Sierra Club Home Page   Environmental Update  
chapter button
Explore, enjoy and protect the planet
Click here to visit the Member Center.         
Take Action
Get Outdoors
Join or Give
Inside Sierra Club
Press Room
Politics & Issues
Sierra Magazine
Sierra Club Books
Apparel and Other Merchandise
Contact Us

Join the Sierra ClubWhy become a member?

Planet Main
Back Issues
Search for an Article
Free Subscription
In This Section
Table of Contents

The Planet

Here Come the Chainsaws

The Planet, October 1995, Volume 2, number 7

Timber Giants Use Salvage-Logging Law to Target Old Growth Trees

No sooner had Sierra Club President J. Robert Cox fired up a chainsaw during a White House demonstration than the umber industry revealed the real goal behind the budget rescissions bill's "salvage logging" provision: cutting down America's last old growth forests. Just weeks after President Clinton reneged ml hi. promise to veto the bill and signed it into law, the timber industry quietly filed a lawsuit to release for logging more than 1.5 billion board feet of healthy old growth timber in Oregon and Washington. The industry is targeting several dozen timber sales offered between 1991 and 1995, which federal agencies withdrew due to environmental concerns.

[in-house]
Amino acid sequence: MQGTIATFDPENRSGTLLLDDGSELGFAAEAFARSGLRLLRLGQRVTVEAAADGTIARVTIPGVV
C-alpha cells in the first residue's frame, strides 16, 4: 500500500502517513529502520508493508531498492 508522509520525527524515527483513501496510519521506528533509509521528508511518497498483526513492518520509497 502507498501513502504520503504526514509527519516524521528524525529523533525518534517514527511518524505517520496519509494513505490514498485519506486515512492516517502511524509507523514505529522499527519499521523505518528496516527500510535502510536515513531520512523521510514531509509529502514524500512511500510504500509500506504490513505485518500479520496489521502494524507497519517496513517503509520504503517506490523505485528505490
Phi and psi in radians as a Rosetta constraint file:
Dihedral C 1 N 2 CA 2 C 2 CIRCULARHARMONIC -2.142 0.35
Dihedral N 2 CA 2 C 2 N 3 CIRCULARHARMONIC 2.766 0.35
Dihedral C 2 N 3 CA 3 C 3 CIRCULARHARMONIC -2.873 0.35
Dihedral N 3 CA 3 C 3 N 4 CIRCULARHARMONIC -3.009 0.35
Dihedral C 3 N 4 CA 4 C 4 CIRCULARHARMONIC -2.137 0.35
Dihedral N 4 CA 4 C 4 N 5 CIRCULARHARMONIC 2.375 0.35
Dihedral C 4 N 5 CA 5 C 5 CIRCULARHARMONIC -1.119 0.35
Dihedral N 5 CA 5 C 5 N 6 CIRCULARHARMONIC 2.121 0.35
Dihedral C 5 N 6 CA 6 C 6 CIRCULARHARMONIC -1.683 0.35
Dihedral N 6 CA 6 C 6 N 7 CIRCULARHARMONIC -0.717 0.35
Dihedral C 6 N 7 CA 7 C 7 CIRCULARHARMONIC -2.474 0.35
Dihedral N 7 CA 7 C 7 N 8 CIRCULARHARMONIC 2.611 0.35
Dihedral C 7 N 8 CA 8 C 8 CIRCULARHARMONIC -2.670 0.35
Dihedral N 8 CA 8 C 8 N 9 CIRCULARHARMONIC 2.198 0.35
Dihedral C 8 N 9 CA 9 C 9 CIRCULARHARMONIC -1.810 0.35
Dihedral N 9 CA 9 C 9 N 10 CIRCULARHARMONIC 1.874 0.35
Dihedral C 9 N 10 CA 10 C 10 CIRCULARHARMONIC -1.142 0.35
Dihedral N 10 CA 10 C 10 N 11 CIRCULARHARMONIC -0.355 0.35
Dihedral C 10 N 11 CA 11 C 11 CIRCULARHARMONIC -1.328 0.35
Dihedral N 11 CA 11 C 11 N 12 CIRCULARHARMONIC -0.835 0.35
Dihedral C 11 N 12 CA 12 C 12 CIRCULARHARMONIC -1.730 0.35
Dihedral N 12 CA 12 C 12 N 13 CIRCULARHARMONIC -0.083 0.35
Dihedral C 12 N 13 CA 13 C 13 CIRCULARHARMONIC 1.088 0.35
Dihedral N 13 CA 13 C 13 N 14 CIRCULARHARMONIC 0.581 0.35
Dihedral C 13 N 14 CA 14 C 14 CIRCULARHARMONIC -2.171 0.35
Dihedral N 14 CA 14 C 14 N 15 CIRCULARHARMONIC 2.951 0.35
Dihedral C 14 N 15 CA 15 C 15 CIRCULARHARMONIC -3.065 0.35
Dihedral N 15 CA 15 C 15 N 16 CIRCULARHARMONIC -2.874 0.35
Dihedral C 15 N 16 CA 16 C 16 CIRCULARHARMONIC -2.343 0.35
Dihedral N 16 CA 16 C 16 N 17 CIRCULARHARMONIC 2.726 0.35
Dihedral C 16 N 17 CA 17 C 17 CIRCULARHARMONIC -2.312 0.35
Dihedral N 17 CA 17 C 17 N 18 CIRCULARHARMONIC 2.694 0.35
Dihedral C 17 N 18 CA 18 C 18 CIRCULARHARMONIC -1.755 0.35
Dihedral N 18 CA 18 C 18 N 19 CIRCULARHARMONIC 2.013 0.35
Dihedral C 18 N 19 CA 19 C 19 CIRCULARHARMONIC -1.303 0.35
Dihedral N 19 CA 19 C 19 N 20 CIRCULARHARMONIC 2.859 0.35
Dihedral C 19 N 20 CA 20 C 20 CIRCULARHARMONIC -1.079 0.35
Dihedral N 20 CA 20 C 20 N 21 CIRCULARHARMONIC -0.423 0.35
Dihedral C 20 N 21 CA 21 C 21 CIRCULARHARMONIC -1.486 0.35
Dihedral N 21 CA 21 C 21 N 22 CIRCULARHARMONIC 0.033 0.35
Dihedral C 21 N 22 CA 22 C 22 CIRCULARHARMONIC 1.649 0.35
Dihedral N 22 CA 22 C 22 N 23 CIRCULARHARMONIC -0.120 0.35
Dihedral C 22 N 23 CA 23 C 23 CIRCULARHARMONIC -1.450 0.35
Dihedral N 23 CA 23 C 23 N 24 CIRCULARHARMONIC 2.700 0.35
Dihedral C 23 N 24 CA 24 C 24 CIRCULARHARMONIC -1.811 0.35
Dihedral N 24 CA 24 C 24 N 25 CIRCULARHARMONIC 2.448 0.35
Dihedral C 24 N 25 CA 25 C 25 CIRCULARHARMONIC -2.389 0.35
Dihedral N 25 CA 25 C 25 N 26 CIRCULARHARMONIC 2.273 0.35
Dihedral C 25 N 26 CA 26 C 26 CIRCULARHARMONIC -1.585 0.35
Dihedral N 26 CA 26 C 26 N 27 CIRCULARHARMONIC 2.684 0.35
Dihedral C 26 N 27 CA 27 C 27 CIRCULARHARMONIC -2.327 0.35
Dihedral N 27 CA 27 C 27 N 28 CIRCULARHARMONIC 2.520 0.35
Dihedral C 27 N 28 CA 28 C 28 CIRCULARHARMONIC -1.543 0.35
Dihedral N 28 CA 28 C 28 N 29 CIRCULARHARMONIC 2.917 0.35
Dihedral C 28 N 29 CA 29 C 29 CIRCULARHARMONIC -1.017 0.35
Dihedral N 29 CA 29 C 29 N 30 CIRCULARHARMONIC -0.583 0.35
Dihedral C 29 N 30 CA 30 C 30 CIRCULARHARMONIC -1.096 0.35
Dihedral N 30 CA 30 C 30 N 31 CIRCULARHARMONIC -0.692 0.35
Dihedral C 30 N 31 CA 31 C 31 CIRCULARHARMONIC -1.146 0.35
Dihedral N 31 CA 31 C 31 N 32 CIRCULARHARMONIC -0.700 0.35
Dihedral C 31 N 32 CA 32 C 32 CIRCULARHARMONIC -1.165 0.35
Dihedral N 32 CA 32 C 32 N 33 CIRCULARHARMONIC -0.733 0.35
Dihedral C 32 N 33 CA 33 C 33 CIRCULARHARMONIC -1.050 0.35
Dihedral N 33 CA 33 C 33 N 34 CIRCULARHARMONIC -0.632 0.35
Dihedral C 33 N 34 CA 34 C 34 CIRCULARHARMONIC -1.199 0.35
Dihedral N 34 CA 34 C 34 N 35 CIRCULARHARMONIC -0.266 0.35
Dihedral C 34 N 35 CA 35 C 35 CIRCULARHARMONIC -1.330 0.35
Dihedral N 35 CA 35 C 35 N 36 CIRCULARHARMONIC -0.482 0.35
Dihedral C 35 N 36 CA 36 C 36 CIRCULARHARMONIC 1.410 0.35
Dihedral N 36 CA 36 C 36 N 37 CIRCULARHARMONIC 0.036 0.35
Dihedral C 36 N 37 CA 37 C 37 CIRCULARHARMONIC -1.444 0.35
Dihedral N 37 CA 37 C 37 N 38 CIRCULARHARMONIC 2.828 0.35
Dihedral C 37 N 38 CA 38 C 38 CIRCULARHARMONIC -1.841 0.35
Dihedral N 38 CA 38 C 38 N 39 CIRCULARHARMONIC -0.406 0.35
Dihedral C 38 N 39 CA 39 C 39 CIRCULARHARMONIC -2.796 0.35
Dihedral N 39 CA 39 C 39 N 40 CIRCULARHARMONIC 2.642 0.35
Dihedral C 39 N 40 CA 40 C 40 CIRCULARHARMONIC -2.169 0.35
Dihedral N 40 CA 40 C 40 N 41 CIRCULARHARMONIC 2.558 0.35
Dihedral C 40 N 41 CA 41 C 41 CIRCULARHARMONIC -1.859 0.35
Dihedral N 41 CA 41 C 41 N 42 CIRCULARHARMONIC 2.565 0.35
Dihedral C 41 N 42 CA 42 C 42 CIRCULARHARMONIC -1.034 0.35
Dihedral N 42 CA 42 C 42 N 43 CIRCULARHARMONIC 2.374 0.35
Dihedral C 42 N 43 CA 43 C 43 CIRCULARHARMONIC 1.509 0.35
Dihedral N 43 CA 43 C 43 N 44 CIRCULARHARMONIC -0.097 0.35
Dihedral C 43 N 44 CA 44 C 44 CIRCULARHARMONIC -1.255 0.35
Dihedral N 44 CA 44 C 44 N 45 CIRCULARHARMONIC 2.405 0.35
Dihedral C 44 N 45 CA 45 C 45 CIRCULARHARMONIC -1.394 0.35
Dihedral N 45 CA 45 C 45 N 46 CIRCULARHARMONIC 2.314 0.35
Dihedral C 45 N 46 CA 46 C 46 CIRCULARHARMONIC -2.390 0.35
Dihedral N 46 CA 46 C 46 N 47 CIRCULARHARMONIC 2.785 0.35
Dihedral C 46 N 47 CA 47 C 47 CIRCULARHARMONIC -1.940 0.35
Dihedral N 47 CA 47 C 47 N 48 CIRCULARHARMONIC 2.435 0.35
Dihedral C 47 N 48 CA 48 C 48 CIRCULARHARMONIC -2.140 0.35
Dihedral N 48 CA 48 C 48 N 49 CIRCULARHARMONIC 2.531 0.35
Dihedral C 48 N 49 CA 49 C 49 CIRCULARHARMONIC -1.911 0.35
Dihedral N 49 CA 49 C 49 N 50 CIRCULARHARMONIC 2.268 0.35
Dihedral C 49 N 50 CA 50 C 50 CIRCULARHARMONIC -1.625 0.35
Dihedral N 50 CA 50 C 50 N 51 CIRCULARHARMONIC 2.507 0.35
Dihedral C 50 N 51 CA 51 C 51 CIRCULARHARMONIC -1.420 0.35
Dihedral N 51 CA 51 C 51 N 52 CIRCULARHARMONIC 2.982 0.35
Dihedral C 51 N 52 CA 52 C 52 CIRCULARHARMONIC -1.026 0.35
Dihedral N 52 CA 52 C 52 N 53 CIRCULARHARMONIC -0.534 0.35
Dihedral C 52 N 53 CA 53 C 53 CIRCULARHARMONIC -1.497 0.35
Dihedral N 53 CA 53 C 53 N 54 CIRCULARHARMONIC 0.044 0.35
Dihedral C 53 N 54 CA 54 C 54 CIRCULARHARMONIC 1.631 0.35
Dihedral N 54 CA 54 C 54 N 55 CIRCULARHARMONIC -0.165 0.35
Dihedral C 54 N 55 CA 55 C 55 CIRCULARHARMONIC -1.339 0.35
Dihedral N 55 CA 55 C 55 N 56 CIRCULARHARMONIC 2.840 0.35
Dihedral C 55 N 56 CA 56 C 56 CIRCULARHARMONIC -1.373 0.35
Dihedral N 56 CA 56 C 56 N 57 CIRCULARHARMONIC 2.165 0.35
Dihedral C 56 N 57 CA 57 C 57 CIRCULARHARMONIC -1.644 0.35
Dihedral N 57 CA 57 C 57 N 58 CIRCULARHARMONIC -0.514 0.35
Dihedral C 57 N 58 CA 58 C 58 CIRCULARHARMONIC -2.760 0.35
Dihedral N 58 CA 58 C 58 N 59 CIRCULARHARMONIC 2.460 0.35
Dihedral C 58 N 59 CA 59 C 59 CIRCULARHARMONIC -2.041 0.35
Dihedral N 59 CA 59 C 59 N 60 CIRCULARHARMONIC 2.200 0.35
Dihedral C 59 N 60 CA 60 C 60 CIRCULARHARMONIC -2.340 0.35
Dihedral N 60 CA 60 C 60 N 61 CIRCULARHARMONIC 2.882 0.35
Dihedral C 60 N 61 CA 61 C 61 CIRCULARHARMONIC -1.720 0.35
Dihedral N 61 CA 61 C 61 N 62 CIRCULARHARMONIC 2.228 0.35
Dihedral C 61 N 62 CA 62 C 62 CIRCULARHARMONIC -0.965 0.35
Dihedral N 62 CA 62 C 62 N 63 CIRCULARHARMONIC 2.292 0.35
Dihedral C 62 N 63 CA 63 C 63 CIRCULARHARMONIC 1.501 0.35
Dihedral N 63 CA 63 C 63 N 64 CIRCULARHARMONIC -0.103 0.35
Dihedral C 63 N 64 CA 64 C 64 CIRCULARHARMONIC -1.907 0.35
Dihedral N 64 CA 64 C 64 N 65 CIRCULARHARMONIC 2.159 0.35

"The lawsuit proves that the timber industry doesn't want dead and dying trees--it wants an excuse to log healthy old growth forests without honoring environmental laws, " said Mark Lawler, Sierra Club Northwest regional vice president.

The Sierra Club and several other environmental organizations have moved to intervene in the industry's lawsuit.

Under the "logging without laws" provision, the Forest Service and the Bureau of Land Management must begin the sale of salvage timber immediately, regardless of any environmental law. The Forest Service has promised to provide 1.5 billion board feet of salvage timber for fiscal year 1995 and 3 billion board feet for FY1996; it has already prepared 800 million board feet for sale. t

But the Seattle Times reported in mid-August that more than two-thirds of the salvage timber sales offered by the agency in eastern Washington this year haven't even received bids by timber companies.

With a host of other environmental groups, the Club is filing a petition with the North American Free Trade Agreement's (NAFTA) environmental commission challenging the suspension of environmental laws under the salvage logging rider. The petition attacks the rider as a violation of the NAFTA environmental side agreement. Mexican and Canadian non-governmental organizations will likely support the petition, say Club leaders.

The Club is represented in both of these recent legal actions by the Sierra Club Legal Defense Fund.

Up to Top